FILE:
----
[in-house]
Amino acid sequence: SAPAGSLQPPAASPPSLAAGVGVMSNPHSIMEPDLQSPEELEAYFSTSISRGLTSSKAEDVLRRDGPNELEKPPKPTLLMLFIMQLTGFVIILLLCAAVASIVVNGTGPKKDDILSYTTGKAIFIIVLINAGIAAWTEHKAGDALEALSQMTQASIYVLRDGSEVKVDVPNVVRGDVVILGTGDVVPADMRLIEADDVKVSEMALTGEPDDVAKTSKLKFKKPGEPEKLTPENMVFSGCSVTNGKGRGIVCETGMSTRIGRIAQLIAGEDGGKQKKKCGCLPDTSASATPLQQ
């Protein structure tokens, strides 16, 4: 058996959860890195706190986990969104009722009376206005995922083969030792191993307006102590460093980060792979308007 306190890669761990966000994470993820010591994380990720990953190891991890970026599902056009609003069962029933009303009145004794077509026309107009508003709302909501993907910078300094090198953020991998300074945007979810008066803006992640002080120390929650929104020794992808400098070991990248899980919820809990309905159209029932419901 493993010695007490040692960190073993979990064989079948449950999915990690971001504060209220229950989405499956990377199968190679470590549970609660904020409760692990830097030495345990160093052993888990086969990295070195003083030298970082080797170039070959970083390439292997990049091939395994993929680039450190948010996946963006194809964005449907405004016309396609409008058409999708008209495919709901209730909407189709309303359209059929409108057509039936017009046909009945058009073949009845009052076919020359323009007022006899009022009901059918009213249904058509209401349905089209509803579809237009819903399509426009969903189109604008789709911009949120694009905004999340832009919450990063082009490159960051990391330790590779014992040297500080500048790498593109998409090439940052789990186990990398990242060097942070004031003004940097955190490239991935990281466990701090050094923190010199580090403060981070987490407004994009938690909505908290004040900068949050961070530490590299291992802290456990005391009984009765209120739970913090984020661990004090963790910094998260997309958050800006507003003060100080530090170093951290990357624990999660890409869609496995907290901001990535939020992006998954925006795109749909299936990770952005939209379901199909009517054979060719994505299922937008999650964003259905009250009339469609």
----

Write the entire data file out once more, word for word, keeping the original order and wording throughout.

[in-house]
Amino acid sequence: SAPAGSLQPPAASPPSLAAGVGVMSNPHSIMEPDLQSPEELEAYFSTSISRGLTSSKAEDVLRRDGPNELEKPPKPTLLMLFIMQLTGFVIILLLCAAVASIVVNGTGPKKDDILSYTTGKAIFIIVLINAGIAAWTEHKAGDALEALSQMTQASIYVLRDGSEVKVDVPNVVRGDVVILGTGDVVPADMRLIEADDVKVSEMALTGEPDDVAKTSKLKFKKPGEPEKLTPENMVFSGCSVTNGKGRGIVCETGMSTRIGRIAQLIAGEDGGKQKKKCGCLPDTSASATPLQQ
């Protein structure tokens, strides 16, 4: 058996959860890195706190986990969104009722009376206005995922083969030792191993307006102590460093980060792979308007 306190890669761990966000994470993820010591994380990720990953190891991890970026599902056009609003069962029933009303009145004794077509026309107009508003709302909501993907910078300094090198953020991998300074945007979810008066803006992640002080120390929650929104020794992808400098070991990248899980919820809990309905159209029932419901 493993010695007490040692960190073993979990064989079948449950999915990690971001504060209220229950989405499956990377199968190679470590549970609660904020409760692990830097030495345990160093052993888990086969990295070195003083030298970082080797170039070959970083390439292997990049091939395994993929680039450190948010996946963006194809964005449907405004016309396609409008058409999708008209495919709901209730909407189709309303359209059929409108057509039936017009046909009945058009073949009845009052076919020359323009007022006899009022009901059918009213249904058509209401349905089209509803579809237009819903399509426009969903189109604008789709911009949120694009905004999340832009919450990063082009490159960051990391330790590779014992040297500080500048790498593109998409090439940052789990186990990398990242060097942070004031003004940097955190490239991935990281466990701090050094923190010199580090403060981070987490407004994009938690909505908290004040900068949050961070530490590299291992802290456990005391009984009765209120739970913090984020661990004090963790910094998260997309958050800006507003003060100080530090170093951290990357624990999660890409869609496995907290901001990535939020992006998954925006795109749909299936990770952005939209379901199909009517054979060719994505299922937008999650964003259905009250009339469609």